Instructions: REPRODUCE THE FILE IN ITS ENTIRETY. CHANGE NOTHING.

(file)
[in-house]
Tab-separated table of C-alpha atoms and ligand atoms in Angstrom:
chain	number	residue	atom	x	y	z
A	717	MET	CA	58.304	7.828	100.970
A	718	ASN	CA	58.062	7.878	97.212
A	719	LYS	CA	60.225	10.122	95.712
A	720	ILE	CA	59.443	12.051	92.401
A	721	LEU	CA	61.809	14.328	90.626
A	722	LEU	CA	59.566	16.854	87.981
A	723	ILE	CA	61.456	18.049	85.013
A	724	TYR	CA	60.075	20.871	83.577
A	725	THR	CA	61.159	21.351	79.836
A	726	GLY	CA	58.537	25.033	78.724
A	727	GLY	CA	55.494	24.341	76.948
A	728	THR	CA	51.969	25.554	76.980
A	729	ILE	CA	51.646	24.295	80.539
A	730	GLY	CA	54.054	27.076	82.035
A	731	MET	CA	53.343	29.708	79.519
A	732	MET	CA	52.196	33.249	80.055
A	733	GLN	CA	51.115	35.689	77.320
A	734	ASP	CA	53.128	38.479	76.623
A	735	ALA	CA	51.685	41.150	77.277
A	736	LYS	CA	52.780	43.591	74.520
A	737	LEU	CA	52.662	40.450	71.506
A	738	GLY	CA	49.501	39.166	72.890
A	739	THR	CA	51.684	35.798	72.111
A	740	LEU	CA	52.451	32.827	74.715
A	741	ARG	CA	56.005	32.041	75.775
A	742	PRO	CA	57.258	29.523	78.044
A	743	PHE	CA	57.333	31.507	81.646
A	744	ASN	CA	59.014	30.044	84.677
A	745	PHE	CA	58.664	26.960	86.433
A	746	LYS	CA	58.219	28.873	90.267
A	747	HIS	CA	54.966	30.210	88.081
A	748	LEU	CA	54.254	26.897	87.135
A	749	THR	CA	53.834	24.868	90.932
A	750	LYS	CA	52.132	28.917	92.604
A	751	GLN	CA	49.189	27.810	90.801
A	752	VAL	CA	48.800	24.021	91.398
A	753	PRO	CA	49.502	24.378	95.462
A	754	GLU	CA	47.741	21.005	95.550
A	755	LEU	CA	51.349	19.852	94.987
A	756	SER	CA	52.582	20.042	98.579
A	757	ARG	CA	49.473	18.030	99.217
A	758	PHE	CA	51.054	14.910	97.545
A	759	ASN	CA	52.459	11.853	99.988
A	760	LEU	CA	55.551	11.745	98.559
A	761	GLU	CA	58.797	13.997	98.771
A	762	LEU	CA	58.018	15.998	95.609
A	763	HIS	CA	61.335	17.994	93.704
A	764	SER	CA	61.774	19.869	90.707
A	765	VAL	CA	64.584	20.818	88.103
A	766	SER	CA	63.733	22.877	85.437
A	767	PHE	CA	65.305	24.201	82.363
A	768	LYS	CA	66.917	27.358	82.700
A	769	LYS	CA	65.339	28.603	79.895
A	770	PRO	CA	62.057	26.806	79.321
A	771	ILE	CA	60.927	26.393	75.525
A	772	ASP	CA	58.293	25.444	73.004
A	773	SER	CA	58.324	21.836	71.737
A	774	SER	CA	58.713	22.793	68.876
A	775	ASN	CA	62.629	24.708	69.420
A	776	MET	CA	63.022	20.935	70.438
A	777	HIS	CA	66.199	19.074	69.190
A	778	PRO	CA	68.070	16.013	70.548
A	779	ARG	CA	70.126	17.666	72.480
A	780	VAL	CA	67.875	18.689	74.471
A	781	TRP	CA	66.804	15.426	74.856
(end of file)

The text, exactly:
[in-house]
Tab-separated table of C-alpha atoms and ligand atoms in Angstrom:
chain	number	residue	atom	x	y	z
A	717	MET	CA	58.304	7.828	100.970
A	718	ASN	CA	58.062	7.878	97.212
A	719	LYS	CA	60.225	10.122	95.712
A	720	ILE	CA	59.443	12.051	92.401
A	721	LEU	CA	61.809	14.328	90.626
A	722	LEU	CA	59.566	16.854	87.981
A	723	ILE	CA	61.456	18.049	85.013
A	724	TYR	CA	60.075	20.871	83.577
A	725	THR	CA	61.159	21.351	79.836
A	726	GLY	CA	58.537	25.033	78.724
A	727	GLY	CA	55.494	24.341	76.948
A	728	THR	CA	51.969	25.554	76.980
A	729	ILE	CA	51.646	24.295	80.539
A	730	GLY	CA	54.054	27.076	82.035
A	731	MET	CA	53.343	29.708	79.519
A	732	MET	CA	52.196	33.249	80.055
A	733	GLN	CA	51.115	35.689	77.320
A	734	ASP	CA	53.128	38.479	76.623
A	735	ALA	CA	51.685	41.150	77.277
A	736	LYS	CA	52.780	43.591	74.520
A	737	LEU	CA	52.662	40.450	71.506
A	738	GLY	CA	49.501	39.166	72.890
A	739	THR	CA	51.684	35.798	72.111
A	740	LEU	CA	52.451	32.827	74.715
A	741	ARG	CA	56.005	32.041	75.775
A	742	PRO	CA	57.258	29.523	78.044
A	743	PHE	CA	57.333	31.507	81.646
A	744	ASN	CA	59.014	30.044	84.677
A	745	PHE	CA	58.664	26.960	86.433
A	746	LYS	CA	58.219	28.873	90.267
A	747	HIS	CA	54.966	30.210	88.081
A	748	LEU	CA	54.254	26.897	87.135
A	749	THR	CA	53.834	24.868	90.932
A	750	LYS	CA	52.132	28.917	92.604
A	751	GLN	CA	49.189	27.810	90.801
A	752	VAL	CA	48.800	24.021	91.398
A	753	PRO	CA	49.502	24.378	95.462
A	754	GLU	CA	47.741	21.005	95.550
A	755	LEU	CA	51.349	19.852	94.987
A	756	SER	CA	52.582	20.042	98.579
A	757	ARG	CA	49.473	18.030	99.217
A	758	PHE	CA	51.054	14.910	97.545
A	759	ASN	CA	52.459	11.853	99.988
A	760	LEU	CA	55.551	11.745	98.559
A	761	GLU	CA	58.797	13.997	98.771
A	762	LEU	CA	58.018	15.998	95.609
A	763	HIS	CA	61.335	17.994	93.704
A	764	SER	CA	61.774	19.869	90.707
A	765	VAL	CA	64.584	20.818	88.103
A	766	SER	CA	63.733	22.877	85.437
A	767	PHE	CA	65.305	24.201	82.363
A	768	LYS	CA	66.917	27.358	82.700
A	769	LYS	CA	65.339	28.603	79.895
A	770	PRO	CA	62.057	26.806	79.321
A	771	ILE	CA	60.927	26.393	75.525
A	772	ASP	CA	58.293	25.444	73.004
A	773	SER	CA	58.324	21.836	71.737
A	774	SER	CA	58.713	22.793	68.876
A	775	ASN	CA	62.629	24.708	69.420
A	776	MET	CA	63.022	20.935	70.438
A	777	HIS	CA	66.199	19.074	69.190
A	778	PRO	CA	68.070	16.013	70.548
A	779	ARG	CA	70.126	17.666	72.480
A	780	VAL	CA	67.875	18.689	74.471
A	781	TRP	CA	66.804	15.426	74.856